Up until now, this process has been mostly dealing with automated processes, statistics, numbers, math, databases, etc.  Contacting the owner is a whole new ballgame.  I honestly feel like I could write a whole book on this subject, but I’ll do my best to summarize in one single blog post.

Once you narrow down a list of target websites, you can start contacting the owners to see if they would be willing to sell.  In my experience, I’ve found that you only end up buying ~1% of the sites on your target list.  But if your list is 1,000 domains long, that’s 10 sites!  You can’t go into this attached to any single website.  Most sites aren’t for sale.
I Built an Email Script

I built a semi-auto script to make it very easy and quick for me to send off custom-looking initial emails to the domains on my list.  It was simply a web form with the fields: Email, Domain, Low, High, SUBMIT!.
When you hit submit, this email gets sent off:
$to = “$email”;
$subject = “Interested in purchasing $domain_name”;
$message = “I’m interested in purchasing $domain_name – both the domain and content.  I’d likely be able to pay in the $low – $high range for it.  Let me know whether or not you are open to hearing a formal offer.
(My Name)
(My Company)
(My United States Address)
(My USA Telephone Number)”
Let’s break this down:

  • To Email –  This is sometimes tough to find.  Obviously, start by checking the “whois”.  Be sure to also look through the site to see if they left a contact email anywhere.  If you find multiple email addresses of potential owners, you can send off multiple initial emails.
  • Domain - Duh, the domain that you want to buy.
  • “both the domain and content” – You want to make it clear right off the bat that you want both the domain and content.  Sometimes sellers are only willing to let go of the domain, and have some emotional attachment to the content.  The sites I would target (and the ones you are also probably targeting) rank well because of their content.  I typically wouldn’t ever buy a domain without the content.
  • Low/High – This is going to be your off-the-cuff estimate for the site’s value.  On my spreadsheet, I had all the data about each site right there in front of me (alexa, SEMRush, Compete, etc.)  I used some Excel magic to come up with a low and high range of value for each domain.  The reason I include this on the initial email is to help weed out the owners that have an insane valuation of their website.  It also helps show that I’ve spent some time examining the value of their website, and having a dollar amount portrays a more serious buyer.  The values would be rounded to the nearest $100, so they would come out looking like ($3,200 to $7,800).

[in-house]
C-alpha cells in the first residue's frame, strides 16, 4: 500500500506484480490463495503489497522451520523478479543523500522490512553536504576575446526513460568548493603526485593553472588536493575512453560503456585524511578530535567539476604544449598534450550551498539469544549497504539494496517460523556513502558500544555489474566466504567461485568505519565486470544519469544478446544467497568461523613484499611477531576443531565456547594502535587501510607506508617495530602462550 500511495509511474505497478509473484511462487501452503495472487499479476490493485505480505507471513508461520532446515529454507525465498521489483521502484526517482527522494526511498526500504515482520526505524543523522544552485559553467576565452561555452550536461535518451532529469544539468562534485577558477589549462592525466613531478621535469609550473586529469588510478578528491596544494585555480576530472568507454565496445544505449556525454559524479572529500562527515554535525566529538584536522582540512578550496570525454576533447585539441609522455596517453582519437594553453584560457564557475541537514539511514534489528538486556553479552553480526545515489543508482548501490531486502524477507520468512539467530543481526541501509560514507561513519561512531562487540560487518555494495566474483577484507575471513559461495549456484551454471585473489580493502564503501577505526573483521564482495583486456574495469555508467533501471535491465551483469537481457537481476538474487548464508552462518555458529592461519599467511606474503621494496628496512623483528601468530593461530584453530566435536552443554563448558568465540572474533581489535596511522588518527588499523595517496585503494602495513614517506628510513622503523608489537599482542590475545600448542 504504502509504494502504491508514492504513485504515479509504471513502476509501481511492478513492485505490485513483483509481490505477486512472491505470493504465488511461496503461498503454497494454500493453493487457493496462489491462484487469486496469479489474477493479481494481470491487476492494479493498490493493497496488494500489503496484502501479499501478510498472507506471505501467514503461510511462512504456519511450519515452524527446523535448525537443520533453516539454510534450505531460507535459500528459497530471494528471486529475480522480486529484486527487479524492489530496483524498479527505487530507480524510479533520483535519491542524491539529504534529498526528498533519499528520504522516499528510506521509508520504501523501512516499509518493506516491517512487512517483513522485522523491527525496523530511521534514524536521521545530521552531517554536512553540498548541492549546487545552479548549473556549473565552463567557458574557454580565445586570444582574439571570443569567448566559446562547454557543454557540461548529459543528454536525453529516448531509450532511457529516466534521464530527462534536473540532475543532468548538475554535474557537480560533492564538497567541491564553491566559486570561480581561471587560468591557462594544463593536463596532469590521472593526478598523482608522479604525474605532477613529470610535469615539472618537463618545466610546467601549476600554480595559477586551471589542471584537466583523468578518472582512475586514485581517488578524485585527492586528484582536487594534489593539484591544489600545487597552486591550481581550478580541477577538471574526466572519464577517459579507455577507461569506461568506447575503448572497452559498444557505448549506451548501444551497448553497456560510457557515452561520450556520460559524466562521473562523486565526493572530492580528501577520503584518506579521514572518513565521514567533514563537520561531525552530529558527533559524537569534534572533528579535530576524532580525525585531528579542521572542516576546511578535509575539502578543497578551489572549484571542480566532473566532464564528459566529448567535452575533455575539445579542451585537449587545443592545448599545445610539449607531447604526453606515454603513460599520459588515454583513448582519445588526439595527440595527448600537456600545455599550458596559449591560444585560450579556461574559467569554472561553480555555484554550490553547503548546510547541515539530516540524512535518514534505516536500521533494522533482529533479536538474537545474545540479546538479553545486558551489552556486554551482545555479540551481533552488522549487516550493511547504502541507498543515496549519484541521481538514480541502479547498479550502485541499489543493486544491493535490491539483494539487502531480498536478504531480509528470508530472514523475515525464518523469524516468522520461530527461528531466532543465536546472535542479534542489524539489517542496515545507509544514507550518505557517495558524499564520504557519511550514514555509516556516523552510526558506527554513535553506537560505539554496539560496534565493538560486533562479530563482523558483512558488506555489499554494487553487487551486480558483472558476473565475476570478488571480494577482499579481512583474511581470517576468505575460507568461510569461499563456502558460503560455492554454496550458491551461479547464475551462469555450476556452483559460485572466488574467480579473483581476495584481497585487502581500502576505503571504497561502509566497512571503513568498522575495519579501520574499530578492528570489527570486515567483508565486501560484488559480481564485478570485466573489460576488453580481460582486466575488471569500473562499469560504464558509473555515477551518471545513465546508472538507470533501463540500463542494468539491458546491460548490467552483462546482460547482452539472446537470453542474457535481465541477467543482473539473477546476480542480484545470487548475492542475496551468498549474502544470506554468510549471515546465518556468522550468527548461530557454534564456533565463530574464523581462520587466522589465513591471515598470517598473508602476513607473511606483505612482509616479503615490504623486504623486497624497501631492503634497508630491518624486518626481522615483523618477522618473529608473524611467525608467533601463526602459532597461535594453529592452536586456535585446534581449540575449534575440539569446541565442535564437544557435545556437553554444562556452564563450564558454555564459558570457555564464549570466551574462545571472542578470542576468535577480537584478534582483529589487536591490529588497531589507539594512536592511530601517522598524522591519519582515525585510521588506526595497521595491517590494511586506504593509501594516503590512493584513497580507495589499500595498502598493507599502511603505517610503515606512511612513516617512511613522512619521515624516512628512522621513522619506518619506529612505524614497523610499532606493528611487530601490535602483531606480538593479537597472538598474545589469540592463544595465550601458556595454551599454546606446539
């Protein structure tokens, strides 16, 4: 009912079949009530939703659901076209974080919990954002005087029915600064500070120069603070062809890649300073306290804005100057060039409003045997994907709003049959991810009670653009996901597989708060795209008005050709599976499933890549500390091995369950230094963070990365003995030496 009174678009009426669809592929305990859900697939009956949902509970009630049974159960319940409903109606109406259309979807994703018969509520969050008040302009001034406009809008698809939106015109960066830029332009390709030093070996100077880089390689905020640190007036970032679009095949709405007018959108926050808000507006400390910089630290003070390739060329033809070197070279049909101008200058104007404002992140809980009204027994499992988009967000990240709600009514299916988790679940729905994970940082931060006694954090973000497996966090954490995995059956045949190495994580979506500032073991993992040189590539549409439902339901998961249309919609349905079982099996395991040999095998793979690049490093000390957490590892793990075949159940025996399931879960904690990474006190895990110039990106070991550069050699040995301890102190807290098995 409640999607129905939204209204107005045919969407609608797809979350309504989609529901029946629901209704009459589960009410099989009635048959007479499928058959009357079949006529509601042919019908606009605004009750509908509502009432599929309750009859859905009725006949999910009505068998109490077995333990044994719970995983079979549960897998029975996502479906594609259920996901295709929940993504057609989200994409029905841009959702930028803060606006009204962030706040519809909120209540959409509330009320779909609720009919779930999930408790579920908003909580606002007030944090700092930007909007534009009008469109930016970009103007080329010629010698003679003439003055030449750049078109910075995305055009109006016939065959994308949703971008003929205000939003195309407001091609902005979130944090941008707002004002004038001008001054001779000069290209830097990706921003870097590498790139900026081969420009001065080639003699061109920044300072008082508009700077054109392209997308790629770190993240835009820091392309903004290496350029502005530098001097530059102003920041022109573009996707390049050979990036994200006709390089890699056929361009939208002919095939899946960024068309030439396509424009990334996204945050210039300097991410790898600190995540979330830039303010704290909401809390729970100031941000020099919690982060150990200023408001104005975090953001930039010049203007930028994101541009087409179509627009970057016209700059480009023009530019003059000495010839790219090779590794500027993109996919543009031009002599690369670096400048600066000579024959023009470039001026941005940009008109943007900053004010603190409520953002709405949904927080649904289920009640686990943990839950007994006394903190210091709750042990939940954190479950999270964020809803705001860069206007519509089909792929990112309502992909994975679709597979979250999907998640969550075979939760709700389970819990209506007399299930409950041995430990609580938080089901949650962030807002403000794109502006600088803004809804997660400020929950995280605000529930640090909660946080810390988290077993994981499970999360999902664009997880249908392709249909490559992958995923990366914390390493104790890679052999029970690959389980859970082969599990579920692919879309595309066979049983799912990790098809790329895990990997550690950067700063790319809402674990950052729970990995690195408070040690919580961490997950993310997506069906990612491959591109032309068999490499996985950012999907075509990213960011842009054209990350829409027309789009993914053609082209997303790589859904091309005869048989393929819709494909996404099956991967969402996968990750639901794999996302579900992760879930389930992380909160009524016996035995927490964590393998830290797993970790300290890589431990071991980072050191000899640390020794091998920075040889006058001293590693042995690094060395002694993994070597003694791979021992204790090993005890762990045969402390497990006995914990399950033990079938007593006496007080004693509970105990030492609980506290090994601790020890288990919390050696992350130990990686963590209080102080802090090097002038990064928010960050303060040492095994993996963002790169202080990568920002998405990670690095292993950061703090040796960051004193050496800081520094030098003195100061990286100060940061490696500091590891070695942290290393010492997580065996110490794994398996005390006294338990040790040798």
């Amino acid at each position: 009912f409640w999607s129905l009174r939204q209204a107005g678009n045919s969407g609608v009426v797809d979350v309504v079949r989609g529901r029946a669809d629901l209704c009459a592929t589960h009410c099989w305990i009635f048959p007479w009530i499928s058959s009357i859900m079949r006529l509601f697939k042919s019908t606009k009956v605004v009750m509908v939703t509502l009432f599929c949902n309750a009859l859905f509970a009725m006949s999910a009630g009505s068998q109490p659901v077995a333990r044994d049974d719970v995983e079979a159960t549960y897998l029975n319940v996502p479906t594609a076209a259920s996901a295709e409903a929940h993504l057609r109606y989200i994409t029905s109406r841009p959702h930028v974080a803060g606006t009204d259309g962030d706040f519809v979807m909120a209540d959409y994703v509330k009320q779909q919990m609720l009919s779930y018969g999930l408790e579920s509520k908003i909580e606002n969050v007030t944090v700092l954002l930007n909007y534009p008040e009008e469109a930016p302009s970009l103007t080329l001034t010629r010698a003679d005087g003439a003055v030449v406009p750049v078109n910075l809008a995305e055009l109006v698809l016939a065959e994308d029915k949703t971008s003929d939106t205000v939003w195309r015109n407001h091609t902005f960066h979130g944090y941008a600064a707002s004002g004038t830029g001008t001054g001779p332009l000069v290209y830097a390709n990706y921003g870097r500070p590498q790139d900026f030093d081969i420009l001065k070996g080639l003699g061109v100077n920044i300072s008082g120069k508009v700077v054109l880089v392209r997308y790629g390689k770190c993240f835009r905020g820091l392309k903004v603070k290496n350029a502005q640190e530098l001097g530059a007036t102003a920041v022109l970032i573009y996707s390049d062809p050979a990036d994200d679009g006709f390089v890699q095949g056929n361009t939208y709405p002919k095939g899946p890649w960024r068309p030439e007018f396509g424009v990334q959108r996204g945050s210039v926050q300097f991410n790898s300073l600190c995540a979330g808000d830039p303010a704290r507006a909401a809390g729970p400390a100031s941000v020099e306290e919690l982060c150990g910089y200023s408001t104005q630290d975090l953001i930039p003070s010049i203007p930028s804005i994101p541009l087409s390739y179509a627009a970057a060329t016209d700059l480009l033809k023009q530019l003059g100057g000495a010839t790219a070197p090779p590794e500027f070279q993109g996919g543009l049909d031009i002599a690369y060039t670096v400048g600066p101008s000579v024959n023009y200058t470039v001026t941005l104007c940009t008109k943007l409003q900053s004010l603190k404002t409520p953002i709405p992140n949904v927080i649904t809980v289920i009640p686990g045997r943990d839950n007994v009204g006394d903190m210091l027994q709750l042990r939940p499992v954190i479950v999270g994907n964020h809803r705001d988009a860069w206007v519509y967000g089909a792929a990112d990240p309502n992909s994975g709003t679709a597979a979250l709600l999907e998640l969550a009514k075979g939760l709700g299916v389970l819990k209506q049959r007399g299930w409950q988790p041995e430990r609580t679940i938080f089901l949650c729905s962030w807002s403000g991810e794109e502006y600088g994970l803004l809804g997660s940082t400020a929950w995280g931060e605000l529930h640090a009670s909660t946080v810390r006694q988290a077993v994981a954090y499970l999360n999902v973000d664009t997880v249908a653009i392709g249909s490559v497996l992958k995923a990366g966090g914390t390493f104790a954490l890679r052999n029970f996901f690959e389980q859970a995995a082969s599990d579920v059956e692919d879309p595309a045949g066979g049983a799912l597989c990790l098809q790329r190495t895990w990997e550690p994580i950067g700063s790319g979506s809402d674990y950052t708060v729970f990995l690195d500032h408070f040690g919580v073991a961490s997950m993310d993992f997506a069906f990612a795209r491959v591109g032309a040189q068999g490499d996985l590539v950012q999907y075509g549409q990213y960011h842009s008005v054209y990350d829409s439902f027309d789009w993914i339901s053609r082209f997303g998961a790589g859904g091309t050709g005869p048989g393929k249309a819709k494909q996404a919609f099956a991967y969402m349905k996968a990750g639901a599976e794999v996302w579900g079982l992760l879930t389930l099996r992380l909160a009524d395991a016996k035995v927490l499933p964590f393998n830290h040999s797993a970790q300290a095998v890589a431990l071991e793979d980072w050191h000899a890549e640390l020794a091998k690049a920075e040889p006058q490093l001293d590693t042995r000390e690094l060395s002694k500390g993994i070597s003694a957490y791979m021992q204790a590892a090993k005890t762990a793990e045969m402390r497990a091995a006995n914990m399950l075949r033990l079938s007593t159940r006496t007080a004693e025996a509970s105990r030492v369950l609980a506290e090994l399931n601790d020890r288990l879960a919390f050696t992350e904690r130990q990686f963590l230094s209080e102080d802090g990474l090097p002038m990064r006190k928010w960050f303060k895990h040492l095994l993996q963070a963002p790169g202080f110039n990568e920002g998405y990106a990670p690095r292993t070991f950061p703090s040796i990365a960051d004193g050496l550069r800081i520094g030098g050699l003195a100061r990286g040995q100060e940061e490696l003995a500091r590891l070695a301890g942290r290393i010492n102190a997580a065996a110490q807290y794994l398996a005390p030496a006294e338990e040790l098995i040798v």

• “open to hearing a formal offer” – This is to show them that you have ran the numbers to come up with a hard offer, but will spend the time to do so if they are actually willing to sell.
  • Name/Company/Address/etc – A lot of the time, a website owner might think this is a scam, being offered money out of nowhere for their website that they had forgotten about.  A proper email signature with an address in a familiar city might help ease their nerves.

While I built a web-form to help speed up the process of sending initial emails, these emails might end up getting caught in spam filters more often.  If you manually wrote the emails straight in Gmail or whatever, it might make it into the owner’s inbox more frequently.

Then I Built a Follow-up Script

I would give them a few weeks, and then throw their contact info into the follow-up-anator 5,000.  This is another script that I made that will send a follow up email once every 2 weeks until I remove them from the follow-up list.  It will randomly send out one of several pre-scripted messages that make it look like I’m a real human who is not trying to scam them.  Here’s an example follow-up email:

“Hello,

I’m contacting you because I’m interested in purchasing $domain – both the domain and content.  I sent you an email some time ago, but never heard back.

Since your site was started way back around $year, there’s a chance you don’t use this email address anymore.  If I don’t hear back from you, I’ll keep following up and trying to find different ways to contact you (other email addresses, facebook, telephone, snail mail, carrier pigeon, ESP, etc.)

If you aren’t interested in selling for any price, kindly let me know and I won’t ever bug you again.

If there is a chance you are willing to make a deal, let me know and we can talk more.

Looking forward to hearing from you!”

If I were to do this again, I’d create some sort of email series that they receive for a set time if they don’t respond in a given amount of time.  You can then tweak this series of emails to best suit your needs.  Also, you’ll know when they finish the series of emails unsuccessfully, and be able to go to more extreme methods of contact to get in touch with them.